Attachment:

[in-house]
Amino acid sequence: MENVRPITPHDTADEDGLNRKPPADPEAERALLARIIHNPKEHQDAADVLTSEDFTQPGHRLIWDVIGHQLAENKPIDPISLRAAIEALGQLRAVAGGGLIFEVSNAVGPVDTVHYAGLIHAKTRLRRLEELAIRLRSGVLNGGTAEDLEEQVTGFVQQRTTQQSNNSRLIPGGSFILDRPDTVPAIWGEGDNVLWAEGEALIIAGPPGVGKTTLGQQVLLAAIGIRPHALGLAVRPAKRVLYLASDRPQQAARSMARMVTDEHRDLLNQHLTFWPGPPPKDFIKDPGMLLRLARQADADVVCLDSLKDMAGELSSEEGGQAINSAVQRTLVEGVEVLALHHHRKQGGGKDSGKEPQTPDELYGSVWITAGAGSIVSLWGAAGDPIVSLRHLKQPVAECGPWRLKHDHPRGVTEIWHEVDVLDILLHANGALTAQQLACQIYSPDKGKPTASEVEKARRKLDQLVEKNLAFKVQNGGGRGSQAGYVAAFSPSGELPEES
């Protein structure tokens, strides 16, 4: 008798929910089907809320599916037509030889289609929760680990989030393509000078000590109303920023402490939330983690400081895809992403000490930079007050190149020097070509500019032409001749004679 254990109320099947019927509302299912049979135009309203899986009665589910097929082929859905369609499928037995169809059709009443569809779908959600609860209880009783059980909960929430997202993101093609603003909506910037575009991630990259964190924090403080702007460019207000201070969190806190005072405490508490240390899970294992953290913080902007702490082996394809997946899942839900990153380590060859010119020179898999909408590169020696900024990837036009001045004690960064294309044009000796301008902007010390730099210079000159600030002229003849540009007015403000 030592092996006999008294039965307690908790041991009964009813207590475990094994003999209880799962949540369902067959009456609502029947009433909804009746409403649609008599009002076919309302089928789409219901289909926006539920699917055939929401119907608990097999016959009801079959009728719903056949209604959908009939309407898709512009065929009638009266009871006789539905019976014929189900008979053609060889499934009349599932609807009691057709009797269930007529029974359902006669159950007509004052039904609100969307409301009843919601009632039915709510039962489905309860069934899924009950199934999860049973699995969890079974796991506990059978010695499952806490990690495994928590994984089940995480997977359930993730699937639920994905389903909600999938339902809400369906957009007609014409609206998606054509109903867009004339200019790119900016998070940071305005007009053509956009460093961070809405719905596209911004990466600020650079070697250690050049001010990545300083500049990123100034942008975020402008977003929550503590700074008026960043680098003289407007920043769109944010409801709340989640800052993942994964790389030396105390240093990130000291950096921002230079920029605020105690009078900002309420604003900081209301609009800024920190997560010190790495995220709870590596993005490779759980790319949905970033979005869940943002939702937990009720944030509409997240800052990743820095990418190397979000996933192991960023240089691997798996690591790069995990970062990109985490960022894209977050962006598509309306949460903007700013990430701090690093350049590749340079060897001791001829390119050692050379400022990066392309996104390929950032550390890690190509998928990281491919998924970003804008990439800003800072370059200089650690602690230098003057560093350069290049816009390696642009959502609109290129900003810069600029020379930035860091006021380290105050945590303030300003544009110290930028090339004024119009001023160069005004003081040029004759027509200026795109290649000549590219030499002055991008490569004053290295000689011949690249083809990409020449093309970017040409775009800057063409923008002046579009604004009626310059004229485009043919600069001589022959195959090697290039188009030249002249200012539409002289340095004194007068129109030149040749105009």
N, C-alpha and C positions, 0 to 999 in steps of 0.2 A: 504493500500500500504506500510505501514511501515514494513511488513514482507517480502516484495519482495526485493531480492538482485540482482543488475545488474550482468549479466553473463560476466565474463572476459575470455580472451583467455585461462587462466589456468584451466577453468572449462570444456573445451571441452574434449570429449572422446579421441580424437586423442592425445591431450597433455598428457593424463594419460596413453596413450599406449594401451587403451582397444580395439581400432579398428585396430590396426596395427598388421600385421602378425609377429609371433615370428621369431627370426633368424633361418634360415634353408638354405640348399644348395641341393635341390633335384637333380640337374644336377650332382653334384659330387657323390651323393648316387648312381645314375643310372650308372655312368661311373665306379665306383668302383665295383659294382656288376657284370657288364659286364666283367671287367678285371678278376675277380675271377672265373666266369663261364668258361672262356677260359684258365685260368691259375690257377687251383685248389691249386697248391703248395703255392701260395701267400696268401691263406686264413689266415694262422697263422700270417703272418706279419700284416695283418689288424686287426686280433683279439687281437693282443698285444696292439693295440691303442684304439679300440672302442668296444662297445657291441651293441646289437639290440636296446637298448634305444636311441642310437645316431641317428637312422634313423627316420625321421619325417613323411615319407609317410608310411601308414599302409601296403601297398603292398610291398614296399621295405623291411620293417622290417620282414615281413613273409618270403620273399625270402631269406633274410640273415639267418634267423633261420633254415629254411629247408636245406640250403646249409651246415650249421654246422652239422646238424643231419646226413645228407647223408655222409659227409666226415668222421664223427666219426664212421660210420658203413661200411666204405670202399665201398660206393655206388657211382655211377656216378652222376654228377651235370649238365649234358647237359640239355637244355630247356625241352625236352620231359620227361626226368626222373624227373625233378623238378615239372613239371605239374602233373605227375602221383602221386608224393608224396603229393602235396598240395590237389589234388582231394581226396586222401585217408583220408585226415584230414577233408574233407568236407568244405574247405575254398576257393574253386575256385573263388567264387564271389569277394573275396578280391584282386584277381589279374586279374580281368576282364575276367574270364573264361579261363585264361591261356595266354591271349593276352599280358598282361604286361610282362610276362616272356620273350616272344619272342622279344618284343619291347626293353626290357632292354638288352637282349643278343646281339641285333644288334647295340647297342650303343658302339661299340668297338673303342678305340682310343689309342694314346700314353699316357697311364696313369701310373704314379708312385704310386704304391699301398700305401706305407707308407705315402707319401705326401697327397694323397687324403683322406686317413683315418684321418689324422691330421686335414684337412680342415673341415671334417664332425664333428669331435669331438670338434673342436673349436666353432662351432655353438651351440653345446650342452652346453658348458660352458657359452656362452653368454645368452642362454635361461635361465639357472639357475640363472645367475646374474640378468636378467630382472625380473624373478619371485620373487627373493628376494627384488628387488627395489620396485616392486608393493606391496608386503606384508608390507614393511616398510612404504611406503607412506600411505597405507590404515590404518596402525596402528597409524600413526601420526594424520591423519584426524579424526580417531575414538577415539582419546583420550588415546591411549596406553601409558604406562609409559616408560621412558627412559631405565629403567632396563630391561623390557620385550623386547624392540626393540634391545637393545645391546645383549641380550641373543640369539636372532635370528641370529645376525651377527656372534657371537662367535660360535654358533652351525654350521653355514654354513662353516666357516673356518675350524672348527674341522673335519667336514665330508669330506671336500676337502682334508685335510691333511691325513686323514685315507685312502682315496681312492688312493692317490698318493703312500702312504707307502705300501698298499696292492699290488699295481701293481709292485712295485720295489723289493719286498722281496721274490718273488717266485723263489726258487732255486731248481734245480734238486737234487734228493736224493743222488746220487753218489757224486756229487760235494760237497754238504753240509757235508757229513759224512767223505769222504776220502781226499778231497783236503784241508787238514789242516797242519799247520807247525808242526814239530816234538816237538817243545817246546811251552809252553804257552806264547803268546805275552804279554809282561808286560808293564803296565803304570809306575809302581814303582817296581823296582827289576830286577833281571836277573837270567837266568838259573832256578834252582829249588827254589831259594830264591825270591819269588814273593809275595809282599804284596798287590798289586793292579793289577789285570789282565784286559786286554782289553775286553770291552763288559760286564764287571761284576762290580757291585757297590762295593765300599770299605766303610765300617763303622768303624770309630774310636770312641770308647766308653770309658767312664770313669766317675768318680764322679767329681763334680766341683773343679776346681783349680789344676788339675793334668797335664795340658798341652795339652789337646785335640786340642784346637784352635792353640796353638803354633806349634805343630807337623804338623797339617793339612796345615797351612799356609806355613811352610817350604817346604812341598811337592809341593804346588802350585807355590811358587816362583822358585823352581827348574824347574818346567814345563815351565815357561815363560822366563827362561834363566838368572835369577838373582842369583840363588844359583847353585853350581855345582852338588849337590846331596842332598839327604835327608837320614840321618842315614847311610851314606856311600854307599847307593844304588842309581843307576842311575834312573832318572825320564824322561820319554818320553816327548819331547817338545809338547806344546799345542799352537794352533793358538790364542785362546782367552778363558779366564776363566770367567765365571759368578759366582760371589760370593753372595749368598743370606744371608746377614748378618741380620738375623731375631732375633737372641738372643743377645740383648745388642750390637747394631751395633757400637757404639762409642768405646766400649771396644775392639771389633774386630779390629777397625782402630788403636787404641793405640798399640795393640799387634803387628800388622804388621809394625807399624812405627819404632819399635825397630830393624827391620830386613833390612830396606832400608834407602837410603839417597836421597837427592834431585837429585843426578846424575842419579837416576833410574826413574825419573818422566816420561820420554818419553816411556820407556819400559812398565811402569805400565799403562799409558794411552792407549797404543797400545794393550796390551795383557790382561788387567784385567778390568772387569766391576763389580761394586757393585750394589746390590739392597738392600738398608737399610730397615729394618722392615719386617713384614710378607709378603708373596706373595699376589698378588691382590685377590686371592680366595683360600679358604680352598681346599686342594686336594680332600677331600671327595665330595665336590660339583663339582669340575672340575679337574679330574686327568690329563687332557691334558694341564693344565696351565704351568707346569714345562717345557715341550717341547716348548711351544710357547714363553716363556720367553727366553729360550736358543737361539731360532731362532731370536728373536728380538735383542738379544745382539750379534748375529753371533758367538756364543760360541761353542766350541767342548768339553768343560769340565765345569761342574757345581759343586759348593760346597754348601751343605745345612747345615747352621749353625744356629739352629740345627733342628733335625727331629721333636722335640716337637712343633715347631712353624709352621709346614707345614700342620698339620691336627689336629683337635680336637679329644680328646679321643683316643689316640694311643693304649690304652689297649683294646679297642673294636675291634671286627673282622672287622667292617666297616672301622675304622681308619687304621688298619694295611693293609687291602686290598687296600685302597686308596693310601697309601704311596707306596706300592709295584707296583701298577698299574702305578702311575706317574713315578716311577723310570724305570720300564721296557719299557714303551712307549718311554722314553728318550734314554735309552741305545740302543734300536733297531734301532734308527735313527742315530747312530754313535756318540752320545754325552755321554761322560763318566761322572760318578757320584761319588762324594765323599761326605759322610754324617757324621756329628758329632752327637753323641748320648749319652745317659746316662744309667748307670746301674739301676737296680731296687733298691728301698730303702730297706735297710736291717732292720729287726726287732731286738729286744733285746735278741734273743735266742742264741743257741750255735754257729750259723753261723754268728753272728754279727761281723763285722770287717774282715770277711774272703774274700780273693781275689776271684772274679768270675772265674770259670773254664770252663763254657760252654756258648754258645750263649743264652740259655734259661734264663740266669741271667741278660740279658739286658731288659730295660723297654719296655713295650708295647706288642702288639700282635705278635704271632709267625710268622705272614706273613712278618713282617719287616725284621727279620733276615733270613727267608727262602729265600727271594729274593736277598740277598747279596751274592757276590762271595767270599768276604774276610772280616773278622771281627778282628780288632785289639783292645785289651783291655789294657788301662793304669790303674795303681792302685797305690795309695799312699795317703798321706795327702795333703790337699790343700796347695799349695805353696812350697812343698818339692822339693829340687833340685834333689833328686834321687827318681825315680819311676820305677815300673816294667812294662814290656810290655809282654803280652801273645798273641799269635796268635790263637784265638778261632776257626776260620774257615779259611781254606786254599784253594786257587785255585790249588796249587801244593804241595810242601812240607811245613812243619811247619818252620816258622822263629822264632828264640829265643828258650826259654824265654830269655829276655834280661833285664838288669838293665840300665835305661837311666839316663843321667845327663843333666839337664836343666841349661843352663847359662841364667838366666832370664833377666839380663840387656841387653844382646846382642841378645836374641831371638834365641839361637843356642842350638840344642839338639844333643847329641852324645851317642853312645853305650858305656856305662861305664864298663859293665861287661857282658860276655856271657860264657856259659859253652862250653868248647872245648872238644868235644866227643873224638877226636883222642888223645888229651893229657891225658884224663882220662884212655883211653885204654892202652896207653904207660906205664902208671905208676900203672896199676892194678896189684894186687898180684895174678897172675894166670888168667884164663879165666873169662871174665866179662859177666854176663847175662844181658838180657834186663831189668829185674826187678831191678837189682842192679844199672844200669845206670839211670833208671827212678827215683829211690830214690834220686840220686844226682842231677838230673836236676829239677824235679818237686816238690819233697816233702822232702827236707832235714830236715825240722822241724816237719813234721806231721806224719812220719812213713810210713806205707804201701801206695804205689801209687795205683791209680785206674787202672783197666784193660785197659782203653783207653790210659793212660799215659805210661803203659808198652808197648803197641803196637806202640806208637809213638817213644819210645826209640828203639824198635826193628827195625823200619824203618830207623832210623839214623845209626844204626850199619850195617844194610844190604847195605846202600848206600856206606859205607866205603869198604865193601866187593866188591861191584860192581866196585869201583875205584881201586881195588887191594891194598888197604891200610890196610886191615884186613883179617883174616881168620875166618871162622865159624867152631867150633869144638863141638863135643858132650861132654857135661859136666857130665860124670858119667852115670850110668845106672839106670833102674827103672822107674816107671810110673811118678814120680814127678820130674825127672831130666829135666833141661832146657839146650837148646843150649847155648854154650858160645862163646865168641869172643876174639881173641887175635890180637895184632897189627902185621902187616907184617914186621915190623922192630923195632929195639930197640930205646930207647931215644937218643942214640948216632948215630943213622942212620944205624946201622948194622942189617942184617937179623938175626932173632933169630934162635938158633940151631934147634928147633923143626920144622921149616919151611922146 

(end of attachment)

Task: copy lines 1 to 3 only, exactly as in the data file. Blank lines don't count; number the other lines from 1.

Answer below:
[in-house]
Amino acid sequence: MENVRPITPHDTADEDGLNRKPPADPEAERALLARIIHNPKEHQDAADVLTSEDFTQPGHRLIWDVIGHQLAENKPIDPISLRAAIEALGQLRAVAGGGLIFEVSNAVGPVDTVHYAGLIHAKTRLRRLEELAIRLRSGVLNGGTAEDLEEQVTGFVQQRTTQQSNNSRLIPGGSFILDRPDTVPAIWGEGDNVLWAEGEALIIAGPPGVGKTTLGQQVLLAAIGIRPHALGLAVRPAKRVLYLASDRPQQAARSMARMVTDEHRDLLNQHLTFWPGPPPKDFIKDPGMLLRLARQADADVVCLDSLKDMAGELSSEEGGQAINSAVQRTLVEGVEVLALHHHRKQGGGKDSGKEPQTPDELYGSVWITAGAGSIVSLWGAAGDPIVSLRHLKQPVAECGPWRLKHDHPRGVTEIWHEVDVLDILLHANGALTAQQLACQIYSPDKGKPTASEVEKARRKLDQLVEKNLAFKVQNGGGRGSQAGYVAAFSPSGELPEES
């Protein structure tokens, strides 16, 4: 008798929910089907809320599916037509030889289609929760680990989030393509000078000590109303920023402490939330983690400081895809992403000490930079007050190149020097070509500019032409001749004679 254990109320099947019927509302299912049979135009309203899986009665589910097929082929859905369609499928037995169809059709009443569809779908959600609860209880009783059980909960929430997202993101093609603003909506910037575009991630990259964190924090403080702007460019207000201070969190806190005072405490508490240390899970294992953290913080902007702490082996394809997946899942839900990153380590060859010119020179898999909408590169020696900024990837036009001045004690960064294309044009000796301008902007010390730099210079000159600030002229003849540009007015403000 030592092996006999008294039965307690908790041991009964009813207590475990094994003999209880799962949540369902067959009456609502029947009433909804009746409403649609008599009002076919309302089928789409219901289909926006539920699917055939929401119907608990097999016959009801079959009728719903056949209604959908009939309407898709512009065929009638009266009871006789539905019976014929189900008979053609060889499934009349599932609807009691057709009797269930007529029974359902006669159950007509004052039904609100969307409301009843919601009632039915709510039962489905309860069934899924009950199934999860049973699995969890079974796991506990059978010695499952806490990690495994928590994984089940995480997977359930993730699937639920994905389903909600999938339902809400369906957009007609014409609206998606054509109903867009004339200019790119900016998070940071305005007009053509956009460093961070809405719905596209911004990466600020650079070697250690050049001010990545300083500049990123100034942008975020402008977003929550503590700074008026960043680098003289407007920043769109944010409801709340989640800052993942994964790389030396105390240093990130000291950096921002230079920029605020105690009078900002309420604003900081209301609009800024920190997560010190790495995220709870590596993005490779759980790319949905970033979005869940943002939702937990009720944030509409997240800052990743820095990418190397979000996933192991960023240089691997798996690591790069995990970062990109985490960022894209977050962006598509309306949460903007700013990430701090690093350049590749340079060897001791001829390119050692050379400022990066392309996104390929950032550390890690190509998928990281491919998924970003804008990439800003800072370059200089650690602690230098003057560093350069290049816009390696642009959502609109290129900003810069600029020379930035860091006021380290105050945590303030300003544009110290930028090339004024119009001023160069005004003081040029004759027509200026795109290649000549590219030499002055991008490569004053290295000689011949690249083809990409020449093309970017040409775009800057063409923008002046579009604004009626310059004229485009043919600069001589022959195959090697290039188009030249002249200012539409002289340095004194007068129109030149040749105009």